Willie & The Walkers were a simple quintet, two guitars, keyboards, bass, and drums, and they are not augmented by unnecessary studio musicians, but Petty could always get a full, rich sound out of a basic rock-and-roll band, and that’s the case here. So while no one would label most of this material “garage punk,” it IS all punchy and live-sounding. I think I hear a second keyboard on one track (maybe I’m dreaming), so perhaps Violet Petty or Norman himself added that, and two songs with unique guitar work evoke the sound of Fireballs guitarist George Tomsco, a man who was a constant presence in the Clovis studios during this period. If he’s not actually playing on those two tracks, one wonders if he at least advised the band how to get the distinctive tones heard. Or maybe I’m shortchanging the band’s own abilities. In any case, it’s a solid set of 15 songs, and had these three sessions come out as an album, it would be considered a classic by fans of 60’s regional rock and roll bands.

What do they sound like? Hmmm....how about the Cryan Shames without the Byrds fixation? Or The Lovin’ Spoonful without the jug band influence? Or maybe The Knickerbockers without the nightclub showband trappings? How about Gary Lewis and the Playboys as a self-contained quintet with no need for studio musicians and with their own strong songwriters?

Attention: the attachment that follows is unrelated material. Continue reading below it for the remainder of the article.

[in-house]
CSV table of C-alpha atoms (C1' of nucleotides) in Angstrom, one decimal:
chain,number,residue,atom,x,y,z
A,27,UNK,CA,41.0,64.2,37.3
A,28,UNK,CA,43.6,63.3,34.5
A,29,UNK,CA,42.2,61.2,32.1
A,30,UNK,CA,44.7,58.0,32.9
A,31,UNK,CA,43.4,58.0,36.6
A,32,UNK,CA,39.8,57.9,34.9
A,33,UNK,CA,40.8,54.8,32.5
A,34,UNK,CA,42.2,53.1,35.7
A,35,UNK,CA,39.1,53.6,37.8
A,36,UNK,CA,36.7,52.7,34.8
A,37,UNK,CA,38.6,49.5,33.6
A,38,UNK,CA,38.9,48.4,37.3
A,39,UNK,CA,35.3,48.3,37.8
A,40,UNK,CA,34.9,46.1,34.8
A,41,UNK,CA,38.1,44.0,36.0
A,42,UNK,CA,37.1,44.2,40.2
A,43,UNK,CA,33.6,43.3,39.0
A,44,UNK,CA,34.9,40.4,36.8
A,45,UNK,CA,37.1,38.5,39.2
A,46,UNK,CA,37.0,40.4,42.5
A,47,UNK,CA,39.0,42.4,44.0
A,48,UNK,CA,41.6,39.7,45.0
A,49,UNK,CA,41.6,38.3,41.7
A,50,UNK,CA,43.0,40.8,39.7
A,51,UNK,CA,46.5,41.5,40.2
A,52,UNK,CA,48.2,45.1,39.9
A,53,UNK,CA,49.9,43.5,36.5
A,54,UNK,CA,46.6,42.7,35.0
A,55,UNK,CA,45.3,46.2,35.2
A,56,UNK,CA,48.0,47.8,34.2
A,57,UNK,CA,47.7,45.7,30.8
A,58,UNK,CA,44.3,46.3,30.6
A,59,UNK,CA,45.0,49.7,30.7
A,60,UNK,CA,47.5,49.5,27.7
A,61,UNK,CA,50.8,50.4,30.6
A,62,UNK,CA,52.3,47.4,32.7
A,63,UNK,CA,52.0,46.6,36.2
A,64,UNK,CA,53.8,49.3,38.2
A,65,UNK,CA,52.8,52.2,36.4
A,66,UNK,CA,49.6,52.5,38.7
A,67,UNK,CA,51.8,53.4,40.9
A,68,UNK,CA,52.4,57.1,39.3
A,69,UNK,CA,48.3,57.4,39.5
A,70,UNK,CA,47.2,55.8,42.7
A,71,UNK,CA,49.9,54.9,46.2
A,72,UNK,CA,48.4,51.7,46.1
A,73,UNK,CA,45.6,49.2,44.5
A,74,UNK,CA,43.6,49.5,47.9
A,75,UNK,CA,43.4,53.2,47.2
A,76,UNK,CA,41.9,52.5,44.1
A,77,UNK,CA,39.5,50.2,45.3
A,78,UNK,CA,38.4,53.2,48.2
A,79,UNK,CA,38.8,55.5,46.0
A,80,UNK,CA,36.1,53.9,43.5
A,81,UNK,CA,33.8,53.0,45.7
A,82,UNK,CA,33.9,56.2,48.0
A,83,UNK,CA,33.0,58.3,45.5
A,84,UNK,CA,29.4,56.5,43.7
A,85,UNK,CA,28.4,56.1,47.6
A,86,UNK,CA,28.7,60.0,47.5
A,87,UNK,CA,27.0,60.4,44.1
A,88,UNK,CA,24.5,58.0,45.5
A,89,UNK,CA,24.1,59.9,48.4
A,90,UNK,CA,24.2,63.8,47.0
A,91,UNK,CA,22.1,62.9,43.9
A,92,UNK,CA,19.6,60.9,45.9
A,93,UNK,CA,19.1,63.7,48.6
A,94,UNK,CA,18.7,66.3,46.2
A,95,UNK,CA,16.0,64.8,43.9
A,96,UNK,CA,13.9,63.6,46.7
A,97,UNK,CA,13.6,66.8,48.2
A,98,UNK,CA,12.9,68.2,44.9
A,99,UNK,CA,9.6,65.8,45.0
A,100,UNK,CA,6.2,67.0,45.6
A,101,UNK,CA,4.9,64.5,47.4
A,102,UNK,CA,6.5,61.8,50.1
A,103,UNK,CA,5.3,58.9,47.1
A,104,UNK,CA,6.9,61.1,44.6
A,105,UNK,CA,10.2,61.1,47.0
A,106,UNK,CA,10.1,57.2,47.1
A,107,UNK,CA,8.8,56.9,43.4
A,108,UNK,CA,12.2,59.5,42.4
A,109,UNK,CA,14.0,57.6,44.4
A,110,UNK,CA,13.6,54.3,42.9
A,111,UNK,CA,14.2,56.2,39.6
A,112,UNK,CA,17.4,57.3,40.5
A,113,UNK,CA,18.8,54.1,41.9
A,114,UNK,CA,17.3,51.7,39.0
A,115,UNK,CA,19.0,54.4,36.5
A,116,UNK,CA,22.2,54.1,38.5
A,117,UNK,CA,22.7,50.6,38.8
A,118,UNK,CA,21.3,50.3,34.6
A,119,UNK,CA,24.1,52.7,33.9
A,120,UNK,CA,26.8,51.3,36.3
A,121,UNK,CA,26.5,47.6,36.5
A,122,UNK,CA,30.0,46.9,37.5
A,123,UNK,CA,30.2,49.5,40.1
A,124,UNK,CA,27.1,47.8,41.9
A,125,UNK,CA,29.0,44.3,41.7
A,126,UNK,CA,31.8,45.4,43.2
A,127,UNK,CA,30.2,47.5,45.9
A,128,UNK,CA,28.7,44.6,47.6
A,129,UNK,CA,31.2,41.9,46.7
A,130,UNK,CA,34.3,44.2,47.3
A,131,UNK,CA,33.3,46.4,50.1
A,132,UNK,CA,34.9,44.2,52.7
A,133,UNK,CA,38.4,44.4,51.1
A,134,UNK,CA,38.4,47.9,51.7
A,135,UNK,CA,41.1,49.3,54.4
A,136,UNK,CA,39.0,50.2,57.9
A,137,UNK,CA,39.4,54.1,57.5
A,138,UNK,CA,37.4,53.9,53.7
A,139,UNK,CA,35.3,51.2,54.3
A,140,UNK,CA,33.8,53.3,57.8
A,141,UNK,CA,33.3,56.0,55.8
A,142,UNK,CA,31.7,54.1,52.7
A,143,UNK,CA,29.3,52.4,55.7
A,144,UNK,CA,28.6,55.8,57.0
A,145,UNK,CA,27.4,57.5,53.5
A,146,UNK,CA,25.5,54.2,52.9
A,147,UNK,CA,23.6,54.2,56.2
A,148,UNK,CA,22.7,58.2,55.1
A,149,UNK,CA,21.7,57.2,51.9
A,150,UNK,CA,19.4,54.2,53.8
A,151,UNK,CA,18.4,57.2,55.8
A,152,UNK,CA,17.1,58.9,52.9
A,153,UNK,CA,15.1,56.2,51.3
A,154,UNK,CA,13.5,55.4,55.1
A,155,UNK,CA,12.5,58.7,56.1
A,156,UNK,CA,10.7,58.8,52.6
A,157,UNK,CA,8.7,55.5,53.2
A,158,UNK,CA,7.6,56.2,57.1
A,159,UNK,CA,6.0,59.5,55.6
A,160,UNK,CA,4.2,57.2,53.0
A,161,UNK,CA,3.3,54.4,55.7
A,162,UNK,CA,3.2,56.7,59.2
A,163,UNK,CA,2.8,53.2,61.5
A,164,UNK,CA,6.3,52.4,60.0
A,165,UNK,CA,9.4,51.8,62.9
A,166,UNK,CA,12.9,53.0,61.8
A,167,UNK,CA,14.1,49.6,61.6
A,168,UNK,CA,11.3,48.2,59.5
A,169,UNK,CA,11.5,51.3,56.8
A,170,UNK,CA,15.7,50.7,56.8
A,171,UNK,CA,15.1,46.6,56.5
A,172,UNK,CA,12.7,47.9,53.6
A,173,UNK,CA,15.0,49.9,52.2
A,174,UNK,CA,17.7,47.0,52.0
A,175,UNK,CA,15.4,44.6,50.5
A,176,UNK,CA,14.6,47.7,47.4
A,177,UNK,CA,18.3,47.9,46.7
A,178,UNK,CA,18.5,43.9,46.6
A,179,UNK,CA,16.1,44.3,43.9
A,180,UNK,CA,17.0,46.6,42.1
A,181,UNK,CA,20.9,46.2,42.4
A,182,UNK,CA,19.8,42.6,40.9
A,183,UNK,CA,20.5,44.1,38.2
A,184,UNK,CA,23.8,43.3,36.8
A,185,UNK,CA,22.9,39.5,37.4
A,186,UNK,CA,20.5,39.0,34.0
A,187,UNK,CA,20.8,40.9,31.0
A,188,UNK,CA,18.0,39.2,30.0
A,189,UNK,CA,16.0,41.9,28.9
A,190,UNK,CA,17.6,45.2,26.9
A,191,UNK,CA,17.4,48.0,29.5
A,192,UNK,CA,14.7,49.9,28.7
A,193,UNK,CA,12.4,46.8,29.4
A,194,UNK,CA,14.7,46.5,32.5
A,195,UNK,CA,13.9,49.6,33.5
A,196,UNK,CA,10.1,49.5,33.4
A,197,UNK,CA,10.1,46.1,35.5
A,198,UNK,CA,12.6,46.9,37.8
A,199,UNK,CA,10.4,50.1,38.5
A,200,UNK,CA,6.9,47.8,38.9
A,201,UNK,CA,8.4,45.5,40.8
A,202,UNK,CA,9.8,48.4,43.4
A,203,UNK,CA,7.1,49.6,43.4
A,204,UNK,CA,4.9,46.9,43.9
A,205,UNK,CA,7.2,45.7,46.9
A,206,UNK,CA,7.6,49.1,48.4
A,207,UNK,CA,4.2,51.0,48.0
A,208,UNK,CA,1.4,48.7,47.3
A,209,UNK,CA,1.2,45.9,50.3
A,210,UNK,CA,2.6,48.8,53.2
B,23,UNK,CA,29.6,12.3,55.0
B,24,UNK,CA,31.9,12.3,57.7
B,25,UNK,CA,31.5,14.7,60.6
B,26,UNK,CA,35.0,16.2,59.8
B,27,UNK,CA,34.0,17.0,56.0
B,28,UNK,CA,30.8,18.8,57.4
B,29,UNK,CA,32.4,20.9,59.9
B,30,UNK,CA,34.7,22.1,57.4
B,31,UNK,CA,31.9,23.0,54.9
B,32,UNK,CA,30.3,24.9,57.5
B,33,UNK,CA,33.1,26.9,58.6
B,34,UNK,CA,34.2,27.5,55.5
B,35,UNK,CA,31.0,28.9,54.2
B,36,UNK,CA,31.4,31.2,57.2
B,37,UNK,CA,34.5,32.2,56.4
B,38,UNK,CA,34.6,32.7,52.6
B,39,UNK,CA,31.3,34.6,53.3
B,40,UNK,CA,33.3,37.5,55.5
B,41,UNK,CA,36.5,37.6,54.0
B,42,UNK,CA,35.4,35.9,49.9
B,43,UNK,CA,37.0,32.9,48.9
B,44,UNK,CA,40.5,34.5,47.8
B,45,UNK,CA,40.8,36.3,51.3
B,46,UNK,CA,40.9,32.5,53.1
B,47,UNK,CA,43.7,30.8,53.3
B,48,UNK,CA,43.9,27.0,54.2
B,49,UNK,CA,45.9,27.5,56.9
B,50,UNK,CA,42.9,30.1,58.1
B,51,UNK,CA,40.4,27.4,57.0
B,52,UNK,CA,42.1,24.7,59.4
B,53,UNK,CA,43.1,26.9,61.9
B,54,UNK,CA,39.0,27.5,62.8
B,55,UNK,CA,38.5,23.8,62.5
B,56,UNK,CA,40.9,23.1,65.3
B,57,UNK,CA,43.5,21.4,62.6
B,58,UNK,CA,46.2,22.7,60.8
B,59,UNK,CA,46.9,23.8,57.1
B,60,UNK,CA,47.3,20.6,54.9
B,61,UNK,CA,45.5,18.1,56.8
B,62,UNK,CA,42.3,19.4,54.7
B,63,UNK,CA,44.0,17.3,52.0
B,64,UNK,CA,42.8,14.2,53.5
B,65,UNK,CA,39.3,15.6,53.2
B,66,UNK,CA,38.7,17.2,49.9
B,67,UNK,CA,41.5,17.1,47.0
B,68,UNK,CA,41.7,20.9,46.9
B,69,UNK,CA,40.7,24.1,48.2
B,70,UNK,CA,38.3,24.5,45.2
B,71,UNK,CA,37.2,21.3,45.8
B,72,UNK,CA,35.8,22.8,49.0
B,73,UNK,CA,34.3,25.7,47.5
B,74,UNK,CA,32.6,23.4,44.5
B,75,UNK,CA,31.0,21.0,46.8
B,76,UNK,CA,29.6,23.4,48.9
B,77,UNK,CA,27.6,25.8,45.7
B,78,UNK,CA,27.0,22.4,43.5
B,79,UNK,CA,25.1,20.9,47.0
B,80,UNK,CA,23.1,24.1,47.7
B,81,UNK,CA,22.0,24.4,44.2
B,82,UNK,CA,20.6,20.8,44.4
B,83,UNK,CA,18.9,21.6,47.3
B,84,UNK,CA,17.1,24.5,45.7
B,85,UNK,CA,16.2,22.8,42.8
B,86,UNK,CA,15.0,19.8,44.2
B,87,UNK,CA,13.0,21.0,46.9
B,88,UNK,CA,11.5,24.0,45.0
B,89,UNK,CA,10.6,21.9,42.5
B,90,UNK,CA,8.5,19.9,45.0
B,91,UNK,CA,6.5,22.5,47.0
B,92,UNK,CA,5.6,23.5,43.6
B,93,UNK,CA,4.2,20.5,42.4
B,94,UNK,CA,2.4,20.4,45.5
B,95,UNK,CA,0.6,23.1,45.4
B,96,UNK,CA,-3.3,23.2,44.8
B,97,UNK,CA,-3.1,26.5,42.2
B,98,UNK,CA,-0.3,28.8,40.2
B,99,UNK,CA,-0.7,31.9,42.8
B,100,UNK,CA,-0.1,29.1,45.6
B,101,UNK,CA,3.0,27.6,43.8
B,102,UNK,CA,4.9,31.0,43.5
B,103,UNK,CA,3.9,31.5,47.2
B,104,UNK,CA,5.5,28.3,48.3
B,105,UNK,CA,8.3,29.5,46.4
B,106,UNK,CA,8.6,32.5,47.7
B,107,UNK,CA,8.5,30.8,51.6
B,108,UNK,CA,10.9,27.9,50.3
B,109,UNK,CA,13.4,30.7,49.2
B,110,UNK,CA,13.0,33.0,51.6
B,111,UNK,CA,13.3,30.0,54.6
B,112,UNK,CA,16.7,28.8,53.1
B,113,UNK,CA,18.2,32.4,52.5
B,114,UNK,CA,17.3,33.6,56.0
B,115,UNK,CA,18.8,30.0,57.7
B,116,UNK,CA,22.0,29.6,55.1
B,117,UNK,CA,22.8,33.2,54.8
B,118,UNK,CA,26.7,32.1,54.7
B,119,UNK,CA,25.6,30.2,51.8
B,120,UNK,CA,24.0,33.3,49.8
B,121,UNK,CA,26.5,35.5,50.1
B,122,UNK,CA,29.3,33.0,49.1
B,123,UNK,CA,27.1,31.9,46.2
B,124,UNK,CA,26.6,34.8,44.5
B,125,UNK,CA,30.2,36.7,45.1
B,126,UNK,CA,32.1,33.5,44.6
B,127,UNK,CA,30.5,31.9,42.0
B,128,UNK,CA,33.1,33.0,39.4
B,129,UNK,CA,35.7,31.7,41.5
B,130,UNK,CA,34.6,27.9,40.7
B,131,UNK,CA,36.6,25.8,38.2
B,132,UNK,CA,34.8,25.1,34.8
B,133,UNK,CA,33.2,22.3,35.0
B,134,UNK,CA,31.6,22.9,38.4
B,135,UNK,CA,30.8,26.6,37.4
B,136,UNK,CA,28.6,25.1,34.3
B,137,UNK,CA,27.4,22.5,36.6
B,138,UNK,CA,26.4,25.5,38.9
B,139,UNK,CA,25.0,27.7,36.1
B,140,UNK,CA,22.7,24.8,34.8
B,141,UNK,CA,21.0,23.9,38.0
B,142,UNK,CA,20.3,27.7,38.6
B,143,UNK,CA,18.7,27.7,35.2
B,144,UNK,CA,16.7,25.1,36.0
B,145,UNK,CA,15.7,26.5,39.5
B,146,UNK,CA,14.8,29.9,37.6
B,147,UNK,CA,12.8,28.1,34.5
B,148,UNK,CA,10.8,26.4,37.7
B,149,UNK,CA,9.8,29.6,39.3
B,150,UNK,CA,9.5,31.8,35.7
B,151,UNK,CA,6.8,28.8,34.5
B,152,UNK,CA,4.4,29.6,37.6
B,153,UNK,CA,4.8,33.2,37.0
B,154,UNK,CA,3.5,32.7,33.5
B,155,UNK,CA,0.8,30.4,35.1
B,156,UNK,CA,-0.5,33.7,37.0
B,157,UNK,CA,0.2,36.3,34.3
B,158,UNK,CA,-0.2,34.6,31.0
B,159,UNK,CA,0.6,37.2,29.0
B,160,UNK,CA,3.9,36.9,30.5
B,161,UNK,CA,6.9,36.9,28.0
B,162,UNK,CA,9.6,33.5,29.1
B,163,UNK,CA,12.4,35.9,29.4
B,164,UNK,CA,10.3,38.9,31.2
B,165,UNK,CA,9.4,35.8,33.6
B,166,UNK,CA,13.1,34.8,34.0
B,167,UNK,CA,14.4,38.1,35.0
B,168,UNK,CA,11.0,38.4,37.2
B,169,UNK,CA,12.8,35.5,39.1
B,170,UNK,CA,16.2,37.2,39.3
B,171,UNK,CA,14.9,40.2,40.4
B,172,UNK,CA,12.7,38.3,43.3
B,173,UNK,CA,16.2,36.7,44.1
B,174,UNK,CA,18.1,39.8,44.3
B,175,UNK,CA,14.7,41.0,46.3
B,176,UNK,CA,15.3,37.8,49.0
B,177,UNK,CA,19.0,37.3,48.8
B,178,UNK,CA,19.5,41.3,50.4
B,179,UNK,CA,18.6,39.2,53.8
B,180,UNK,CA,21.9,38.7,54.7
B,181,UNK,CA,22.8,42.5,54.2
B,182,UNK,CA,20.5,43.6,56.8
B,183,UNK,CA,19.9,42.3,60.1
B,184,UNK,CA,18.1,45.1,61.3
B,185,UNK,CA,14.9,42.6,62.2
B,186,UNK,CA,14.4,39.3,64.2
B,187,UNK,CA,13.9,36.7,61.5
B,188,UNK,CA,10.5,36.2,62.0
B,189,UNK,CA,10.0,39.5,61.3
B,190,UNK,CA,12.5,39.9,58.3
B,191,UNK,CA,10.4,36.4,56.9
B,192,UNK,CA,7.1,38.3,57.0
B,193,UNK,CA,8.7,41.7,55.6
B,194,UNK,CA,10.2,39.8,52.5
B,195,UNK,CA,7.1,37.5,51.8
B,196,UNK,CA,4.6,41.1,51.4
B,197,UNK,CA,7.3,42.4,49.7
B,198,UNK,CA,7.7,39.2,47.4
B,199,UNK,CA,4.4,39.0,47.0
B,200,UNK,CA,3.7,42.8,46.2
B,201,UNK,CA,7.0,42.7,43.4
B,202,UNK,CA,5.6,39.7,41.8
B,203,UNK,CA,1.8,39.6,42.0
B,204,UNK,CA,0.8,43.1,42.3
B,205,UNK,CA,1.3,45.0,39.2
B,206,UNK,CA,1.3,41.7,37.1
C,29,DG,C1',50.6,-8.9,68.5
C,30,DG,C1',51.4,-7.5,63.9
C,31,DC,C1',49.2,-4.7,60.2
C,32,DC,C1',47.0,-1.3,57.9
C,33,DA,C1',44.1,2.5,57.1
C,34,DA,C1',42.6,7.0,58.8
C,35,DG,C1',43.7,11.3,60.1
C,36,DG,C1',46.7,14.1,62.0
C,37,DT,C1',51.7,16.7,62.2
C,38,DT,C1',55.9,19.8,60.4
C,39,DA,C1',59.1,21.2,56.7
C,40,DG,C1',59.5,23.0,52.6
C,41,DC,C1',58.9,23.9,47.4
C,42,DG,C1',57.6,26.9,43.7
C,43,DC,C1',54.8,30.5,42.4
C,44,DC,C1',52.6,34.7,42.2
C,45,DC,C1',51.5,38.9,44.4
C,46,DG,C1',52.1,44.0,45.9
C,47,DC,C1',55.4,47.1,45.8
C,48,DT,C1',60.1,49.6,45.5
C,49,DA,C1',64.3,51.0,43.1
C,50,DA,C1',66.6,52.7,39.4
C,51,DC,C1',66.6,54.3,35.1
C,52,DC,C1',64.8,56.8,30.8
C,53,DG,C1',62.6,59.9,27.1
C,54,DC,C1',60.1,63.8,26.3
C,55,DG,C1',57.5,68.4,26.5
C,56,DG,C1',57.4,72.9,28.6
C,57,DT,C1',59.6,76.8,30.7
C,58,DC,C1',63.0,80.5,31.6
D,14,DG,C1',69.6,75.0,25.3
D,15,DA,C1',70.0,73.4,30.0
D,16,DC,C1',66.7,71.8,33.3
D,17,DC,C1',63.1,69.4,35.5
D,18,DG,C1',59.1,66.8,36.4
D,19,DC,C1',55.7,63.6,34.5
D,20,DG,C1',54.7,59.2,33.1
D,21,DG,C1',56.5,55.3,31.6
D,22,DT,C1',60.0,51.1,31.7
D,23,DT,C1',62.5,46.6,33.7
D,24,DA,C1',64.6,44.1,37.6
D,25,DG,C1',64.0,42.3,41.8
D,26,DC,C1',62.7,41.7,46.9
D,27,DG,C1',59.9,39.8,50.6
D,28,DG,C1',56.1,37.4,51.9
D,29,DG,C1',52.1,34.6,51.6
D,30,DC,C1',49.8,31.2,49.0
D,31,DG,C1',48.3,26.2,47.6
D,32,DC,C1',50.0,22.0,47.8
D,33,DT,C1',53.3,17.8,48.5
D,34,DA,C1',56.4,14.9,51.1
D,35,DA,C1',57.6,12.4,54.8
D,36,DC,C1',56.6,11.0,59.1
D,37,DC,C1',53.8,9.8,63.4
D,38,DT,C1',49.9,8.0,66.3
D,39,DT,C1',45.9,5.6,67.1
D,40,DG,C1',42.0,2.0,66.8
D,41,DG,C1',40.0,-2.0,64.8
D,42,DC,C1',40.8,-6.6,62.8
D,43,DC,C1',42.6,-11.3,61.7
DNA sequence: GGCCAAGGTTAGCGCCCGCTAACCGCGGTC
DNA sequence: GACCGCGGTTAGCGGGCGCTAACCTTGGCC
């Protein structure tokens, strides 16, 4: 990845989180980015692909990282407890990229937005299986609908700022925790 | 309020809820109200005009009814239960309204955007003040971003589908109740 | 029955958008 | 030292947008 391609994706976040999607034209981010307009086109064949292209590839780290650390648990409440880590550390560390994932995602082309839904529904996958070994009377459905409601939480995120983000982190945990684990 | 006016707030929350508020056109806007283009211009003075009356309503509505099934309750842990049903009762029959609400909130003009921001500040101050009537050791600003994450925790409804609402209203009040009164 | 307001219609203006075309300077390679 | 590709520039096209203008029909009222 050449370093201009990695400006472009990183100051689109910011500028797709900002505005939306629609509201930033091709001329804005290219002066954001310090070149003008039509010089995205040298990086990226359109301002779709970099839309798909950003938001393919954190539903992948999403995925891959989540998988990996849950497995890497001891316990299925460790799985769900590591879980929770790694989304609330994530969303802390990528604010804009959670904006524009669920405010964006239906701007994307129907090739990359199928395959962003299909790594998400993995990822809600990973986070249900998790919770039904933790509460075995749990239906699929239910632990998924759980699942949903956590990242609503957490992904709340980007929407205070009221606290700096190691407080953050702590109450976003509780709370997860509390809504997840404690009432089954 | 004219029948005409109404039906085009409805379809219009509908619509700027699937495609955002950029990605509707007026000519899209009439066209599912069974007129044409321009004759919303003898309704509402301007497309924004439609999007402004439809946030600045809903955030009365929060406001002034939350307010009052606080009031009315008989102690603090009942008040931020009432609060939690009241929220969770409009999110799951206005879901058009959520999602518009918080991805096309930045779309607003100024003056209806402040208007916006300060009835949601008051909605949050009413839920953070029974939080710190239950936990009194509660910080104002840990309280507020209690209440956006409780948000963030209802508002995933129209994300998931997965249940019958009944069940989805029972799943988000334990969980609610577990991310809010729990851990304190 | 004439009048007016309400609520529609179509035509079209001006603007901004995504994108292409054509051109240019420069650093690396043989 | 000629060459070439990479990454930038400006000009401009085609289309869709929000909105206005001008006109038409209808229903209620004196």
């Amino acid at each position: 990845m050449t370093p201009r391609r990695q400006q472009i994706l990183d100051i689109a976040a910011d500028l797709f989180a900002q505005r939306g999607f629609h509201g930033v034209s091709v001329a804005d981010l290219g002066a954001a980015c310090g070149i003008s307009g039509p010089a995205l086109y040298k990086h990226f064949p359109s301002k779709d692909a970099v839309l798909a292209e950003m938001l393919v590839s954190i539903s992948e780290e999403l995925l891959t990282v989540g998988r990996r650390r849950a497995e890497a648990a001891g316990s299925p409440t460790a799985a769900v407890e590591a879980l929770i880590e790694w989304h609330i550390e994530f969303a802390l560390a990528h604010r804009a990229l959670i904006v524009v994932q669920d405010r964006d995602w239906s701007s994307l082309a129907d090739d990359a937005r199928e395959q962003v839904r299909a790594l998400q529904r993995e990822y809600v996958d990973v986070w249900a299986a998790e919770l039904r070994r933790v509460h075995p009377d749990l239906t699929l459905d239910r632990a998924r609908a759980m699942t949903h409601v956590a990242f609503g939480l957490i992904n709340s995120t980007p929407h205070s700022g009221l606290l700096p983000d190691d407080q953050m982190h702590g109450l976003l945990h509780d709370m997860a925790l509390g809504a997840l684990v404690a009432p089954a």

It’s to their credit that while they do not have some off-the-wall, radical sound, they do not really sound like anyone else. Nowhere here can you point your finger and say “they are REALLY into The Beatles” or The Byrds or whoever. If you played me this album with no explanation of who or what it was, I’d guess they were from Connecticut or Ohio or something. Elements remind me of Boston bands, but there would probably be Boston accents and more emphasis on electric piano, and neither of those can be found here.

Overall, Willie & The Walkers were an impressive band with a solid body of work, and this late in the game it’s surprising to find 15 strong, well-produced tracks without the padding of demos or cover versions from the band’s live set. Another feather in the cap of the late great producer Norman Petty, who brought his Midas Touch to a group of young men from Western Canada and took what was strongest and most distinctive about the band and focused it and sharpened it and presented it in its best light, with a strong punchy sound. You can order the album here. However, be aware that these Norman Petty archive albums have been selling out in a few months, so order now....and also check out the rest of the Super Oldies website for further Petty collections. This is a surprisingly strong collection and should be a must-own for the fan of 60's regional rock and roll bands.

1 comment:

Gary Field said...

I just got a copy - only 4 left people!